King David’s Tomb is situated on Mount Zion just outside the Old City walls in Jerusalem. Although the authenticity of the site has long been in question it is still a sacred site for Jews, Christians and Muslims. David is an Old Testament hero, King of the Israelites, credited with fighting Goliath; he composed many of the psalms and was father to King Solomon.
David’s Tomb stands in the ground-level room of a Crusader-era building. On the second floor of the same building is the Room of the Last Supper. The room holding David’s sarcophagus is used as a synagogue while the Upper Room is visited by Christians in memory of Christ’s Last Supper.
David’s Tomb on Mt. Zion
The Crusaders built the present building that holds David’s cenotaph although three of the walls remain from an earlier synagogue-church that was used by Roman and Byzantine-era Jewish Christians. In the 14th century the Franciscans renovated the structure before being ousted in the 16th century by the Muslims who converted the building into a mosque.
Authenticity of the Tomb’s Location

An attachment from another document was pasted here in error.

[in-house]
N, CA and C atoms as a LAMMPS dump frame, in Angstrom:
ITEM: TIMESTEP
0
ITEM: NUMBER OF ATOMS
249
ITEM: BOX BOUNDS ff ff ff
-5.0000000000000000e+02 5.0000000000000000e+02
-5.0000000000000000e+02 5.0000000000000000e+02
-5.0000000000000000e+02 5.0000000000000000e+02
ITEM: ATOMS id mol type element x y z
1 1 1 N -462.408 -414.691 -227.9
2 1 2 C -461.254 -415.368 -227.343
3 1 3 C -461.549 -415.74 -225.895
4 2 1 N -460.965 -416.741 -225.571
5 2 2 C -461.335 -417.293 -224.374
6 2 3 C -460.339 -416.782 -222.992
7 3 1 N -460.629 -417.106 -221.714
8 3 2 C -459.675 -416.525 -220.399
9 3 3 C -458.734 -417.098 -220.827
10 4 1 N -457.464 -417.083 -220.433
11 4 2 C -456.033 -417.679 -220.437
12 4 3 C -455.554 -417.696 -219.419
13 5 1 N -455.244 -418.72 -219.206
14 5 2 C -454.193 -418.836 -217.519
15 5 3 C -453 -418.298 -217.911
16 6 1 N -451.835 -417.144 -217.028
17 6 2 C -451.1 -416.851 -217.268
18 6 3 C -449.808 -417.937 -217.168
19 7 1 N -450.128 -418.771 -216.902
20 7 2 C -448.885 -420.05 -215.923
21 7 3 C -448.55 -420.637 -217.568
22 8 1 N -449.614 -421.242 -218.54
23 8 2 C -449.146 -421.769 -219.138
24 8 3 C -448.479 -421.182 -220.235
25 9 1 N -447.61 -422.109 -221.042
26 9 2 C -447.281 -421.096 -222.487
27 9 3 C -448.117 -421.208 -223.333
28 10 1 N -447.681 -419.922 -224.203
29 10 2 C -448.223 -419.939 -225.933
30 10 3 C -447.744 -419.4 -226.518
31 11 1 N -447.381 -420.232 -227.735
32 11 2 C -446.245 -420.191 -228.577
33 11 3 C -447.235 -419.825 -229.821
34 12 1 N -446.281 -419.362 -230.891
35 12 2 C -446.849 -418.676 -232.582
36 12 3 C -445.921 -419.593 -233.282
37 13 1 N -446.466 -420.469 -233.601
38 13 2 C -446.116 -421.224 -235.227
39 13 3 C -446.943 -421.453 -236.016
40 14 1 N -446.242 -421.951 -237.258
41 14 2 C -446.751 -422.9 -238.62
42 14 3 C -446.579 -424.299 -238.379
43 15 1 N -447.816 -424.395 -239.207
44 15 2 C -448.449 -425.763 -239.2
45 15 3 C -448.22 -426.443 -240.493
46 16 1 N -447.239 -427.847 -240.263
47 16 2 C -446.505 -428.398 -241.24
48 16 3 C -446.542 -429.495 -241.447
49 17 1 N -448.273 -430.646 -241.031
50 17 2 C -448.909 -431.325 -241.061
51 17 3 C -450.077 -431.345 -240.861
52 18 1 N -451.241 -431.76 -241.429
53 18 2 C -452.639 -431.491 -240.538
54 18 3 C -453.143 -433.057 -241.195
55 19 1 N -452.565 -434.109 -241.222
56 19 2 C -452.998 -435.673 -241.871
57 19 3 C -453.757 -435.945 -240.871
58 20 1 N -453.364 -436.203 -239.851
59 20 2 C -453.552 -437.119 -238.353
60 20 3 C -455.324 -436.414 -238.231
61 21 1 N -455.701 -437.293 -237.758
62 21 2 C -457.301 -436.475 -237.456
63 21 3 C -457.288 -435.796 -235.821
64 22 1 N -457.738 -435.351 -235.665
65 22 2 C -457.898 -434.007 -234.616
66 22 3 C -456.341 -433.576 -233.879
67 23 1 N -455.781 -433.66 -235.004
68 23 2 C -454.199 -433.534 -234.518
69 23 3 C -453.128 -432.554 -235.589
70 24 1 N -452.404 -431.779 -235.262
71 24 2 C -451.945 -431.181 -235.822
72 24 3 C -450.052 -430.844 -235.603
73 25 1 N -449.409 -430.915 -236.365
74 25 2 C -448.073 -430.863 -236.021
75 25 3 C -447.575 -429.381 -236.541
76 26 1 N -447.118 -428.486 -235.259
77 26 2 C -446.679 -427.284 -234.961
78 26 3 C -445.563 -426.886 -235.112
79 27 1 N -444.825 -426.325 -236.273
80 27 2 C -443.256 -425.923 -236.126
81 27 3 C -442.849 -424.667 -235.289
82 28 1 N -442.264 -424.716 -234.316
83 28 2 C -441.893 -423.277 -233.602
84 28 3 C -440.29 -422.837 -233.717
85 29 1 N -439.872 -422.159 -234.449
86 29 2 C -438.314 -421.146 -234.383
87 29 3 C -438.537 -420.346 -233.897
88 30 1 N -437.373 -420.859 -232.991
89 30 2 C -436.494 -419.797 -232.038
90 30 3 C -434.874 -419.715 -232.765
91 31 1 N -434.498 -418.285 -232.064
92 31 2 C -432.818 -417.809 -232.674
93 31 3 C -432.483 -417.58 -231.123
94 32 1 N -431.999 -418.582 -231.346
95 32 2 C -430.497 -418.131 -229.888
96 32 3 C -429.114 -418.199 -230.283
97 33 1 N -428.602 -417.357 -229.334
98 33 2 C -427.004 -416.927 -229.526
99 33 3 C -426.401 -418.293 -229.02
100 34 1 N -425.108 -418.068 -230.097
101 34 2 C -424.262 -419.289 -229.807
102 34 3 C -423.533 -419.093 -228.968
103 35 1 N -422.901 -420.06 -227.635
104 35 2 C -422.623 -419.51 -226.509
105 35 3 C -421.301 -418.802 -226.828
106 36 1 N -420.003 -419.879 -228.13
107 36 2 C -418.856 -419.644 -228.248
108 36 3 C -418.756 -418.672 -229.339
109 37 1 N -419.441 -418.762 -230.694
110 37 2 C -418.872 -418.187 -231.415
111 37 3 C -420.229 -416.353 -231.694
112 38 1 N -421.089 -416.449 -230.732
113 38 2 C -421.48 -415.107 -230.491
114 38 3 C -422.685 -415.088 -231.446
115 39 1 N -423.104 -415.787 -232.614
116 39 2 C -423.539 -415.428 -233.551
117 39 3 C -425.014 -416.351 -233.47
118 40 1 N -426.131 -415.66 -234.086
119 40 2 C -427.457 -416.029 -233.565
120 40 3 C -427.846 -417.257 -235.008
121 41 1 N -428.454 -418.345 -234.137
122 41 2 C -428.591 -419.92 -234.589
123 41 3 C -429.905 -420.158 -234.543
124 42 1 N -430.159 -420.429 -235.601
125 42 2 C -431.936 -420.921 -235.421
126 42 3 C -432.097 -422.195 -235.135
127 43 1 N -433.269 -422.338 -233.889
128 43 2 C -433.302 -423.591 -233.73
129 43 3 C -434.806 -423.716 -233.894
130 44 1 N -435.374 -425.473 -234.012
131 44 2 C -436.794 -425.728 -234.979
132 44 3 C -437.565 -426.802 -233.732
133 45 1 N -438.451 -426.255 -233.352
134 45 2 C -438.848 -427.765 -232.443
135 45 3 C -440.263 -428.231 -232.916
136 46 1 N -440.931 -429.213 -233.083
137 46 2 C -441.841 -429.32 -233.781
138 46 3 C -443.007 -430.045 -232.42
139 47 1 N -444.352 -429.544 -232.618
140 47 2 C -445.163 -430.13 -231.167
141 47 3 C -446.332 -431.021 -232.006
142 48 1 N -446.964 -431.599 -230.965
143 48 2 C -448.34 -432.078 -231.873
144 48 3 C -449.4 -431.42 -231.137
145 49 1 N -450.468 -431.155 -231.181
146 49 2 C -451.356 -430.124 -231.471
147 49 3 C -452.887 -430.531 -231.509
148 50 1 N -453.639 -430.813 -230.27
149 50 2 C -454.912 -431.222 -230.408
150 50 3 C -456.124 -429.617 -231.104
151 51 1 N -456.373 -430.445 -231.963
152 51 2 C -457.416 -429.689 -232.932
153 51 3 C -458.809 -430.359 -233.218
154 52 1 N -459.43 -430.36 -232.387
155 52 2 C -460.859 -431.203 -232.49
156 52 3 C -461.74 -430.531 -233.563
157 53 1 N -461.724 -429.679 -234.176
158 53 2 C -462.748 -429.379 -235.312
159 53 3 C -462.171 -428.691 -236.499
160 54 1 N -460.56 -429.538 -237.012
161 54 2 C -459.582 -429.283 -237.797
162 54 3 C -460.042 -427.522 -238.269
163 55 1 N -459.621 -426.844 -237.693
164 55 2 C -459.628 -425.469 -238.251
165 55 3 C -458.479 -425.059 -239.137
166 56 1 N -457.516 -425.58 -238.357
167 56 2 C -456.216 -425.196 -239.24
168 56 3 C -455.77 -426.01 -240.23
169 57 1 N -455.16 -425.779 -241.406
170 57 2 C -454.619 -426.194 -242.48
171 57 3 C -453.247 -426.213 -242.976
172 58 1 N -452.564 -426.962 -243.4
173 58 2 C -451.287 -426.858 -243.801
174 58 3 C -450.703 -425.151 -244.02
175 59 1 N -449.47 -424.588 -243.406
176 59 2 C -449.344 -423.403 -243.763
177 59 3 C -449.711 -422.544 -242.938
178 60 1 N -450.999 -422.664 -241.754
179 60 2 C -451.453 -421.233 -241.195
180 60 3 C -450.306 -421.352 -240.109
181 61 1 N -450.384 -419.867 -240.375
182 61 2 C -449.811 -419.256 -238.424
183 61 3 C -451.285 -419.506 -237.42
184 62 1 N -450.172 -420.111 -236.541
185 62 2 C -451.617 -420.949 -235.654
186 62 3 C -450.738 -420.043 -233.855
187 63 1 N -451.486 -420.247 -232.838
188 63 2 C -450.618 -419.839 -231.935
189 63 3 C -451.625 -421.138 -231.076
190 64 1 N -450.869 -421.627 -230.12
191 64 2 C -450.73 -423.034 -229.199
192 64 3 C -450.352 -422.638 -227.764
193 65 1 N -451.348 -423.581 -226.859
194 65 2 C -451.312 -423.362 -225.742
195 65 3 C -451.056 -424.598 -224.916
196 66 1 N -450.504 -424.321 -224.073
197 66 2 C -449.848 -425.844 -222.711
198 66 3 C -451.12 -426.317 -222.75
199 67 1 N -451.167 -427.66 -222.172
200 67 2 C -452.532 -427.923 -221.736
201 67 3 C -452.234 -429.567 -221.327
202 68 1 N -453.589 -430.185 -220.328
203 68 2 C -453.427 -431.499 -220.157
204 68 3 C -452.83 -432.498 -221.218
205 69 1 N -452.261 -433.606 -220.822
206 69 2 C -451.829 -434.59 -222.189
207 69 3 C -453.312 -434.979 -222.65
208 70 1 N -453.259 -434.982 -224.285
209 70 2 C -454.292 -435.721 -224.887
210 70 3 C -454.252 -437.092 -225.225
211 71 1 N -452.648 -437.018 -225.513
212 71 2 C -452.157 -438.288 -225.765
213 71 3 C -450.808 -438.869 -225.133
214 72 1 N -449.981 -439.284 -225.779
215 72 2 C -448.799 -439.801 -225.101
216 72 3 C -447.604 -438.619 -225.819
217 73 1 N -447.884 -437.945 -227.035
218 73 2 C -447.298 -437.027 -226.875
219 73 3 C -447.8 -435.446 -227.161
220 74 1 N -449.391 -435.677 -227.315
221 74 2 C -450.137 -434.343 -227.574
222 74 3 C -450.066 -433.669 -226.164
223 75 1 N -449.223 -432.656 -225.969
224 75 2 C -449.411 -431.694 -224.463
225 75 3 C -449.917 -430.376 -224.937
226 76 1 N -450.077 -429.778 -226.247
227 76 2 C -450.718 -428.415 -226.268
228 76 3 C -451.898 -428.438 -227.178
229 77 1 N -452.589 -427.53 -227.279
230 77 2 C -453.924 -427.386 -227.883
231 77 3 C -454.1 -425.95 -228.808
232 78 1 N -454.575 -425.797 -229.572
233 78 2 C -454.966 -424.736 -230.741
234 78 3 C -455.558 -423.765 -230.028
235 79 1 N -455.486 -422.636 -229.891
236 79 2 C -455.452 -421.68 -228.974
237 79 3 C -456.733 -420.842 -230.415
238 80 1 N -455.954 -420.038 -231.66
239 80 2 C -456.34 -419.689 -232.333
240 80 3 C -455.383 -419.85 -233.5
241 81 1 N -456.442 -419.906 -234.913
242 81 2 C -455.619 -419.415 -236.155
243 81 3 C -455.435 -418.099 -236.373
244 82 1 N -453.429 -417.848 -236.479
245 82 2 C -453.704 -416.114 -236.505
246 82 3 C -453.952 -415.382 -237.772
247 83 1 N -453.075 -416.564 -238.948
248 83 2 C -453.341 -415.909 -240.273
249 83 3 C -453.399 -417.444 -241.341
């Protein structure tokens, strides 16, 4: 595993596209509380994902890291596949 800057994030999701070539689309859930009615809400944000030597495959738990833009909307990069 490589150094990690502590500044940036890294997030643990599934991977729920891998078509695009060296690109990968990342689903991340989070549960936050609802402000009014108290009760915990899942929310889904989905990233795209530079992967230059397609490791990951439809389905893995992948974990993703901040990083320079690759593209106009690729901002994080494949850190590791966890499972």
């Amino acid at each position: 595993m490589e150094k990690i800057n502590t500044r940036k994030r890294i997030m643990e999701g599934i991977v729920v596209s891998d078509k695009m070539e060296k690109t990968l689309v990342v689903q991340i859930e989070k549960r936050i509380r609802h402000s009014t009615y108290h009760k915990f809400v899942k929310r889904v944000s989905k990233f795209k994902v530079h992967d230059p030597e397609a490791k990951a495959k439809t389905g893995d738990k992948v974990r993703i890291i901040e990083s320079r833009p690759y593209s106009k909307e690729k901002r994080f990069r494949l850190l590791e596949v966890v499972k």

There has been much discussion of the authenticity of David’s burial site. It was only in the 9th century that Muslims documented the present site of David’s Tomb and in the 10th century pilgrims began visiting Mount Zion as the burial place of David. The Old Testament tells us that David was buried with his ancestors in the City of David. Archaeological excavations place the City of David south of Temple Mount and not on Mount Zion where the present tomb stands. The City of David was the original settlement that grew into Jerusalem. The extensive excavations of the City of David have not uncovered an alternate Tomb of David. Some have thought that David was buried in Bethlehem, a city also referred to as the City of David, but excavations in Bethlehem have not unearthed his tomb. Despite the fact that King David was probably not buried exactly at the present site of the tomb it is still a revered landmark and pilgrimage site for Christians, Jews and Muslims.